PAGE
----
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Madam Butterfly: a guide to Puccini's famous opera and its best recordings

Alexandra Wilson finds the best recordings of Puccini’s controversial opera about a devastating romantic encounter between East and West

A photograph of the opera Madam Butterfly
Published: February 1, 2022 at 9:45 am

In the summer of 1900, Giacomo Puccini was in London to supervise a performance of Tosca at Covent Garden. During his visit, he went to see a new play that was on at the Duke of York’s Theatre on nearby St Martin’s Lane: David Belasco’s Madame Butterfly.

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What is the storyline of Madame Butterfly?

Though Puccini understood almost no English, the essence of the plot was simple enough to grasp. Pinkerton, an American naval officer stationed in Nagasaki, ‘marries’ a 15-year-old Japanese girl, Cio-Cio-San (Madam Butterfly). She believes their union to be legally binding, adopts American customs and gradually becomes isolated from her friends and relatives. For Pinkerton, however, the marriage is nothing but a game, and he casually abandons Cio-Cio-San, only to return later, ‘proper’ Western wife in tow, to retrieve his infant son. The only honourable course of action the distraught Cio-Cio-San can see is to end her life.

Puccini found Belasco’s play deeply moving and was particularly attracted to its vigil scene: a prolonged wordless passage during which Cio-Cio-San awaited the return of her lover, the transition from dusk to dawn depicted by elaborate coloured lights. The play’s setting, too, was appealing: a vogue for Japanese art, ceramics and textiles was sweeping Europe and Puccini’s rival Mascagni had recently turned to an Eastern subject for his opera Iris. Puccini believed he had spotted in Belasco’s play all the ingredients for a guaranteed hit.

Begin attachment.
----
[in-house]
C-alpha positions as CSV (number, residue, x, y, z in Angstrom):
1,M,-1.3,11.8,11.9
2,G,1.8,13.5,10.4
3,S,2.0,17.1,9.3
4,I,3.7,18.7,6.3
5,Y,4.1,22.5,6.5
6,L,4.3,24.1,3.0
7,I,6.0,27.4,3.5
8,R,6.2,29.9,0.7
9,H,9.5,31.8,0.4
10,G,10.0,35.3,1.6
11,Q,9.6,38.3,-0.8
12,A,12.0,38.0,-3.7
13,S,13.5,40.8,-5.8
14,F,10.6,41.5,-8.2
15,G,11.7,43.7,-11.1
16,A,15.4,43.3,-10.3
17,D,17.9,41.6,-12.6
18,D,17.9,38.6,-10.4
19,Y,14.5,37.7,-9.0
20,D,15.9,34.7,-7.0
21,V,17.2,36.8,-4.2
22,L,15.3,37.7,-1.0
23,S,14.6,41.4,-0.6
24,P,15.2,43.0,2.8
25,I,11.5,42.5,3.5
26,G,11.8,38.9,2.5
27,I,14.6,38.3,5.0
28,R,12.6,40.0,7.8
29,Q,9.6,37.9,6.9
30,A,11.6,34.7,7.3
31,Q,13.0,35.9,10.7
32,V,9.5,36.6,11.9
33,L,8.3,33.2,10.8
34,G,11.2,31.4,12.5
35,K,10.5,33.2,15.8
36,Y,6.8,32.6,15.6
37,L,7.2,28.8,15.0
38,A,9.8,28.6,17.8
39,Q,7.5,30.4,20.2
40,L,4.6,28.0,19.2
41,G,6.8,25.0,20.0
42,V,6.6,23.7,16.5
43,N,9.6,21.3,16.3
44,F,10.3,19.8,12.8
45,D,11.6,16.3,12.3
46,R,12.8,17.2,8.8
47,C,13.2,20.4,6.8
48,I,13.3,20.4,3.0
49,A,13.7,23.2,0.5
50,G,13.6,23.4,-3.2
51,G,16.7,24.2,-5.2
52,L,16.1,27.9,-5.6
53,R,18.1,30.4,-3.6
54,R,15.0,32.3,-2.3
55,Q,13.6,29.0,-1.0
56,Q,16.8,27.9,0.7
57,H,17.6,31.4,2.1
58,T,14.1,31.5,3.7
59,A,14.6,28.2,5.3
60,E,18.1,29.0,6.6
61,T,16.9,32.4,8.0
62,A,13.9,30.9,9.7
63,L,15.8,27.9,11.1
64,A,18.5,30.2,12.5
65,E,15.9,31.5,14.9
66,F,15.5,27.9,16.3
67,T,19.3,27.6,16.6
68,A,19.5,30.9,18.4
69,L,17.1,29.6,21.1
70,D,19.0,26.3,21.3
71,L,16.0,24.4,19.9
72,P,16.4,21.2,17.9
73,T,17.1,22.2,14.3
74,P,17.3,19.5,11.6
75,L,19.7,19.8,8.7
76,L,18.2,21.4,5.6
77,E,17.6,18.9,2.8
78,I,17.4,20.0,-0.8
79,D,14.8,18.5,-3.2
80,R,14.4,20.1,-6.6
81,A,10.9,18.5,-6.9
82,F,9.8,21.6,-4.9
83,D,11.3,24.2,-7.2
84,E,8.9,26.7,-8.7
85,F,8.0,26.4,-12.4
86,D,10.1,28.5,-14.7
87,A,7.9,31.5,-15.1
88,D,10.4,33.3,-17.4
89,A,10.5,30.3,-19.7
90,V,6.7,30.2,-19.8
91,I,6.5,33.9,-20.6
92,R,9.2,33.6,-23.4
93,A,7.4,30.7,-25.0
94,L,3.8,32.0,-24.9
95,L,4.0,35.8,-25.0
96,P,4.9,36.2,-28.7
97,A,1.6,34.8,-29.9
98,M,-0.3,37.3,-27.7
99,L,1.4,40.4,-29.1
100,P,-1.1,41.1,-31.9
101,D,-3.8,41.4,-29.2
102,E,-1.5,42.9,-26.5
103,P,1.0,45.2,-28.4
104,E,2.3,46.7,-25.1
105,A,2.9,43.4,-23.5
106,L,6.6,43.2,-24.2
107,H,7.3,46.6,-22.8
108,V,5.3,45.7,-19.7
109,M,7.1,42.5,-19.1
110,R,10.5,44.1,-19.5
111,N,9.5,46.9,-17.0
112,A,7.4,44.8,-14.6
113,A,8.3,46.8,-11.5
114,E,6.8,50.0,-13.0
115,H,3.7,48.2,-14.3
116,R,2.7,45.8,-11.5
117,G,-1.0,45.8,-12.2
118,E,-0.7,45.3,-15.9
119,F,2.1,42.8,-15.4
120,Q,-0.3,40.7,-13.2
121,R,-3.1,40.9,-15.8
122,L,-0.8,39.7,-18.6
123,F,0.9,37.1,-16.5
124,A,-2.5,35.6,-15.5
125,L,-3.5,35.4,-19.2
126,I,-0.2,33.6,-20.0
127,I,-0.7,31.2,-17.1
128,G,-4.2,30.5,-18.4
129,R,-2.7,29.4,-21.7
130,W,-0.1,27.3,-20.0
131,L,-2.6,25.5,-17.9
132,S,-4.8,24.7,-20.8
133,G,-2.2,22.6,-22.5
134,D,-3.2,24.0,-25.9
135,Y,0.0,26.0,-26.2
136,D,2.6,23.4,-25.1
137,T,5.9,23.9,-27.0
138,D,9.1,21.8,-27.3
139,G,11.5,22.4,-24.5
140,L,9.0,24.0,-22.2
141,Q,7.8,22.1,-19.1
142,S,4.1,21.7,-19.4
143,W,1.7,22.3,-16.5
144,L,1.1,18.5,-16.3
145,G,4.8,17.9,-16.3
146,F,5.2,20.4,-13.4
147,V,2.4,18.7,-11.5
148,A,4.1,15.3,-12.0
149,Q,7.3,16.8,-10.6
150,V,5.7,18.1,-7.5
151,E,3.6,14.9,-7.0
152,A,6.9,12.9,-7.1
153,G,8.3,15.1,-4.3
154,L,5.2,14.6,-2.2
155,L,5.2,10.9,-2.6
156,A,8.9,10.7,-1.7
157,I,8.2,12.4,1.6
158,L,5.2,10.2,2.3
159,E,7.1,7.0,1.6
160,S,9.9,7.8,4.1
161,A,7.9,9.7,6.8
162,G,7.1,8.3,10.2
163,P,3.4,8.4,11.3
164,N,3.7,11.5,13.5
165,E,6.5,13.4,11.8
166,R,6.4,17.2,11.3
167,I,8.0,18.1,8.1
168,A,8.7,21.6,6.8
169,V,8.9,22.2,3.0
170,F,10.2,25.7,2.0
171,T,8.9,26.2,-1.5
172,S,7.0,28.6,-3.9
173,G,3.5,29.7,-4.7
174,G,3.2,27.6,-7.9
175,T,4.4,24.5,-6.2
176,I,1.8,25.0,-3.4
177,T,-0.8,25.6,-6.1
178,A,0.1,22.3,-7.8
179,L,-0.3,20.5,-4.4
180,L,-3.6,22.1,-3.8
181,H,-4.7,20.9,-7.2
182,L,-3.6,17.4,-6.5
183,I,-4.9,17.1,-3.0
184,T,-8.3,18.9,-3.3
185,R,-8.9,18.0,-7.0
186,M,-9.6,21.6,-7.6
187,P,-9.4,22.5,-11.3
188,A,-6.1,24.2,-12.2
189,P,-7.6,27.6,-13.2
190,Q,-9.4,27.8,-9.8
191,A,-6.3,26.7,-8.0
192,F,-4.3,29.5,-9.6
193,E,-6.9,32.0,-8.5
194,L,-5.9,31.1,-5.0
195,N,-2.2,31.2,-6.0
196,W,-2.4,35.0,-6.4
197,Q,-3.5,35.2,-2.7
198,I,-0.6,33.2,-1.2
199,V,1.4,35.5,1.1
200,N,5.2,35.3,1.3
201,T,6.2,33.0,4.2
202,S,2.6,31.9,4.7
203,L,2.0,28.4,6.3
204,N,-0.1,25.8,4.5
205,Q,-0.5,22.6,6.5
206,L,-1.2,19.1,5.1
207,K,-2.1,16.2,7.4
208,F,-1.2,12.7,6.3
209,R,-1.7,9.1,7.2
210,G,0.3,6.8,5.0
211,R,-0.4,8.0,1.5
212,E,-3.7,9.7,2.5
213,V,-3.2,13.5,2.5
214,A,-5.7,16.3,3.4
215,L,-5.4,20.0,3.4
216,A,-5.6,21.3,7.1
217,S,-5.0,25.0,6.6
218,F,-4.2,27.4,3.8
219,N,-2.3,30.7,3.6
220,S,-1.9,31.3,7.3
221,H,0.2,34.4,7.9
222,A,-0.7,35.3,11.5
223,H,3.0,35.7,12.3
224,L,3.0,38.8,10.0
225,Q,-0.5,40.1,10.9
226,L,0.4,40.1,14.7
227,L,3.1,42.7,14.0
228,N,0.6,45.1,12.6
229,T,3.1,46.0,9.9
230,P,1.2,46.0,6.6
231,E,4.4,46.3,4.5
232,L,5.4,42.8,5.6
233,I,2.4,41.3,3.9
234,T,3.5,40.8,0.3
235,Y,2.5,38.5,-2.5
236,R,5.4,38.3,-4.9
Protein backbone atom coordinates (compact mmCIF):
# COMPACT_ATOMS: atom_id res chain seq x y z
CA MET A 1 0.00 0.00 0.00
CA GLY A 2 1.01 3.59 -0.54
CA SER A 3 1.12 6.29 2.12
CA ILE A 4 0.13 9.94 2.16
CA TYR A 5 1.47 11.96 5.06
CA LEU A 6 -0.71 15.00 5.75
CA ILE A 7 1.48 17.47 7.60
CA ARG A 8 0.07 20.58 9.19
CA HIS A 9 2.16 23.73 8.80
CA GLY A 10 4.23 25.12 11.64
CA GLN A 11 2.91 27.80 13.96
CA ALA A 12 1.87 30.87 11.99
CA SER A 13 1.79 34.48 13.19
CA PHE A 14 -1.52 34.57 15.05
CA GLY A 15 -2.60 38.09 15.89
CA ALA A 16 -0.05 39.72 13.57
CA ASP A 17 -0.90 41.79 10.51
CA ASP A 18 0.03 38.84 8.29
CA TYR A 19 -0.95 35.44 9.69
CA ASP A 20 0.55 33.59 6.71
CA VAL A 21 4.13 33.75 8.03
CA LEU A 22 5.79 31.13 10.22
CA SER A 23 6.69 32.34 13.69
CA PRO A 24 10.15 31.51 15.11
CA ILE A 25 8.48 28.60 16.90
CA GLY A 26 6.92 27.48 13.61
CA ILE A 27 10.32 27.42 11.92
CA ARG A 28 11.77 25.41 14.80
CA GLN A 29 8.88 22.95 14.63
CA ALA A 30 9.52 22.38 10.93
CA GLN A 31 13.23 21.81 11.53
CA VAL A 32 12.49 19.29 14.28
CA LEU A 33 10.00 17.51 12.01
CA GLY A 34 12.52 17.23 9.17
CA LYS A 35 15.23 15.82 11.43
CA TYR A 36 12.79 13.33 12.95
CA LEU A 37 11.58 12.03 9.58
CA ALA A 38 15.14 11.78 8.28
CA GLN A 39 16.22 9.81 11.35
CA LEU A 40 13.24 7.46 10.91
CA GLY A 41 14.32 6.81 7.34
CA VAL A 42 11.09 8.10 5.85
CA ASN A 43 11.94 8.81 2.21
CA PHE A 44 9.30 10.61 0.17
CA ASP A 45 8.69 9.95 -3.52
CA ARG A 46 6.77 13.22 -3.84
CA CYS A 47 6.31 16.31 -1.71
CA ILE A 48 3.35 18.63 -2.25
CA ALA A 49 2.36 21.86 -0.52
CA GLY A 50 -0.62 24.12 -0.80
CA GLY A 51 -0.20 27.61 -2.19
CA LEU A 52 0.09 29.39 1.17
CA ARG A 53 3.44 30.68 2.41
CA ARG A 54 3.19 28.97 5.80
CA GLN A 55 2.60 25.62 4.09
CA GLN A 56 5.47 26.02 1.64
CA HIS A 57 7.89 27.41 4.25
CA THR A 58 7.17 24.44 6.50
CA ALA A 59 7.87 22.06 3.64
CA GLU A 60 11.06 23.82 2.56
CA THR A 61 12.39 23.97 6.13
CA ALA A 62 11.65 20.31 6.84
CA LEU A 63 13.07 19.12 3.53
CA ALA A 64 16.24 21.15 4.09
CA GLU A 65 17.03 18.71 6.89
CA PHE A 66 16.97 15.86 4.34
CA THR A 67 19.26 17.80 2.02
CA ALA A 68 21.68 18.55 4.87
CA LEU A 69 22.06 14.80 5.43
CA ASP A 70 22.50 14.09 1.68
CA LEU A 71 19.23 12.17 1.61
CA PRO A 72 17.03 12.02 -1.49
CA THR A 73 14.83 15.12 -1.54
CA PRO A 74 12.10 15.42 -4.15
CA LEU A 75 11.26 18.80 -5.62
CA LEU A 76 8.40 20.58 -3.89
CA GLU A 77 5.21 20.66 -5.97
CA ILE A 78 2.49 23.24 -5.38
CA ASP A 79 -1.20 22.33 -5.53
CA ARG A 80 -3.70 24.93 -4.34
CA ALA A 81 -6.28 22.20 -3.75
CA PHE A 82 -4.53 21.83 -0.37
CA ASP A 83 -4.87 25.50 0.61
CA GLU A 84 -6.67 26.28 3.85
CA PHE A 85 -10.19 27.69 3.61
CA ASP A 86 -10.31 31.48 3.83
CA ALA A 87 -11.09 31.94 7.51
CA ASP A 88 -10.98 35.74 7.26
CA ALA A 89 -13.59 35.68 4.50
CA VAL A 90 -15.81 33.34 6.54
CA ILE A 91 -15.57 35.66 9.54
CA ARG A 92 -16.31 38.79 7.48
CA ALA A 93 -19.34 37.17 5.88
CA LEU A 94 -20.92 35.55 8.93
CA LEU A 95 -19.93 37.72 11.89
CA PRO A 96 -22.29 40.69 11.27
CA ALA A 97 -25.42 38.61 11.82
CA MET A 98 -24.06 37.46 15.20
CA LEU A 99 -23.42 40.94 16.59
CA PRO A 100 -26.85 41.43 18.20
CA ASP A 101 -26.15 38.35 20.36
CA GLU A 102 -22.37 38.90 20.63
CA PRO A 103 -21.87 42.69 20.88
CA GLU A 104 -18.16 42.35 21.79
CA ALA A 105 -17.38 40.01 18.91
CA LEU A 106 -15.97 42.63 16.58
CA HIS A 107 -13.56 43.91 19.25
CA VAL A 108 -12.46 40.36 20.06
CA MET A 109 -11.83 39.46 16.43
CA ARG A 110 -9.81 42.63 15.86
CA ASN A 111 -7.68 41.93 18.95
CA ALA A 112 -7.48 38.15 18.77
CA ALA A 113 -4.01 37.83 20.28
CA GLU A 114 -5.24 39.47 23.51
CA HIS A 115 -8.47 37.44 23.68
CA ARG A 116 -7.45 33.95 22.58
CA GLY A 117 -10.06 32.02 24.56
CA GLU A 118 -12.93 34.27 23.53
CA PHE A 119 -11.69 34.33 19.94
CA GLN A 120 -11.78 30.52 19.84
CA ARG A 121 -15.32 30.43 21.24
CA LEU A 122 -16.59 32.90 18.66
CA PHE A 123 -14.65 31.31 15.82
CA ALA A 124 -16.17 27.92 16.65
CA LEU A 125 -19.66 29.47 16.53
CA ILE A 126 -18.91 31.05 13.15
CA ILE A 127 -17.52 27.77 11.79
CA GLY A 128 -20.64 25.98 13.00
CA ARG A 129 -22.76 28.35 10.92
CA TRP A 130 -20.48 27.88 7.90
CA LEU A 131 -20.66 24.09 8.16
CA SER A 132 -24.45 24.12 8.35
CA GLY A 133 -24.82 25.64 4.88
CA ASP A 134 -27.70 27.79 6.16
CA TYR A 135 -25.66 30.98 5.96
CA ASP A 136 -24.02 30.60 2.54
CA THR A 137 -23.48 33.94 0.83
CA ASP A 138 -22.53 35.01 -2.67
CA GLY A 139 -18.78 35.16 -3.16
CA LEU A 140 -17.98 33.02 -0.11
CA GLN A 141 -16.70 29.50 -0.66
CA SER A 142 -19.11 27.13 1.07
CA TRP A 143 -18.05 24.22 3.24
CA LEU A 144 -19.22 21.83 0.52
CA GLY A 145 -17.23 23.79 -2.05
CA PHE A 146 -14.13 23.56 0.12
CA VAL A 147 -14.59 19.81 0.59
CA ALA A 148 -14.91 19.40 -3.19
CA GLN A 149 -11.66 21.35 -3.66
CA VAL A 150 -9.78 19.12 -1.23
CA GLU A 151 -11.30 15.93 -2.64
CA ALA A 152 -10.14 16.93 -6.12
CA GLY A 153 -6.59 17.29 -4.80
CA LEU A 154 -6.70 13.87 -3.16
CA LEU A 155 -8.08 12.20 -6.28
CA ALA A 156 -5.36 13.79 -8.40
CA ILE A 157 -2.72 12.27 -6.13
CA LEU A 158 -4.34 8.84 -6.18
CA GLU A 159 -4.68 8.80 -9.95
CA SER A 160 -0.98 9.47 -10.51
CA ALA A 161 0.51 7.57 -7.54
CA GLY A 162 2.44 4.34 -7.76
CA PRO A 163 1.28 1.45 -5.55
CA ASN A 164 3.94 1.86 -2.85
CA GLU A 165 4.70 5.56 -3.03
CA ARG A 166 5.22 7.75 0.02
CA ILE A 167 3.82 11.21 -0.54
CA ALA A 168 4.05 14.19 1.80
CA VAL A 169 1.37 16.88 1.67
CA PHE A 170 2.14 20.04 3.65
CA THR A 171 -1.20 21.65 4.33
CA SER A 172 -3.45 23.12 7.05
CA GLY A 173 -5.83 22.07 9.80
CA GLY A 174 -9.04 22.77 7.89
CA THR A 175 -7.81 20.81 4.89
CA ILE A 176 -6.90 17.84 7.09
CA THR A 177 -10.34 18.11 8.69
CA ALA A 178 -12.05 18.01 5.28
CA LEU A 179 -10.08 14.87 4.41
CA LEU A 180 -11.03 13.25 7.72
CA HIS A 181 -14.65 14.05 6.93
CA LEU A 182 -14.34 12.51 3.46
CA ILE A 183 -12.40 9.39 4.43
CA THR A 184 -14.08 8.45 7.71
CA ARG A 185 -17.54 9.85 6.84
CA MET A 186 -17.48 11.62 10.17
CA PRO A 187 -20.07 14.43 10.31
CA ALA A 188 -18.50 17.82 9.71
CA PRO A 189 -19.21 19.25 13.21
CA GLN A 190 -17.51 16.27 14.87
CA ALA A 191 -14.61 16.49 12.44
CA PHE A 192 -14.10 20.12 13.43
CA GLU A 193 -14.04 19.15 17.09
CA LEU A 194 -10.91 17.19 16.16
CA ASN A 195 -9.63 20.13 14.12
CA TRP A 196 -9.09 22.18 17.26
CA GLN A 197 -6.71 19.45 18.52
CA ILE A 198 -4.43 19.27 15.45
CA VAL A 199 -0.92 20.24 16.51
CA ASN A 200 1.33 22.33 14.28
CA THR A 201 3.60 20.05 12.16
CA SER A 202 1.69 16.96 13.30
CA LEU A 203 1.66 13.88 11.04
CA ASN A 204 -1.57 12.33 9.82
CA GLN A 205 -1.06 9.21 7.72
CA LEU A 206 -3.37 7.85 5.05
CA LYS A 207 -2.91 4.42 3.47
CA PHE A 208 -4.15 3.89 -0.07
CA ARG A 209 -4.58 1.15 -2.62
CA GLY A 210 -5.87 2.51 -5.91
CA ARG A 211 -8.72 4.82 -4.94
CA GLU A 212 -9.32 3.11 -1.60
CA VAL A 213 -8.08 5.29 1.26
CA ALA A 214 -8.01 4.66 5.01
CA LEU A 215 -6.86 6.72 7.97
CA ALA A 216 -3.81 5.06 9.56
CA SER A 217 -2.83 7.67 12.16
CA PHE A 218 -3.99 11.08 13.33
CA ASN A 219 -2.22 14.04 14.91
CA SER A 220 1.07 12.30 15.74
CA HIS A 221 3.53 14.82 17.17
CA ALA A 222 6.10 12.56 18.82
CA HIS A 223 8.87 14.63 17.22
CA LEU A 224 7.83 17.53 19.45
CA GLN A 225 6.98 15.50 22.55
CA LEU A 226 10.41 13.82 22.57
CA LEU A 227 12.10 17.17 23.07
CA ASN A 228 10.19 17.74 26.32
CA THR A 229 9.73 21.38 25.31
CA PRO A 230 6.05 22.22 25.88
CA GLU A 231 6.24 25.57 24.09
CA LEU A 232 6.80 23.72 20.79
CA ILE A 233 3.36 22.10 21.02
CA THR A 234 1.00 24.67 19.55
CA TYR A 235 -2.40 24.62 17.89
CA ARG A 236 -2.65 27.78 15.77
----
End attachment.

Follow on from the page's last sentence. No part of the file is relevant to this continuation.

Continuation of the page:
The composer teamed up for a third time (following La bohème and Tosca) with the writers Giuseppe Giacosa and Luigi Illica, who based their libretto both on Belasco’s play and on its source text: a story by John Luther Long recounting events witnessed by his sister when doing missionary work in Japan. The opera’s genesis was protracted, as the three men disagreed over its dramatic structure. However, Puccini threw himself enthusiastically into the composition of the music, reading voraciously about Japanese culture and listening to early recordings of Japanese folk songs, a number of which he incorporated into the score. The opera’s ‘oriental’ music – which makes liberal use of the pentatonic scale and employs instruments such as the tam-tam and Japanese bells – is set against the resolutely Western music of Pinkerton and Sharpless, with Puccini even quoting ‘The Star-Spangled Banner’. Cio-Cio-San’s music initially sounds non-Western, but following her ‘conversion’, her most effusive (and famous) melodies are in unmistakeably Italian vein.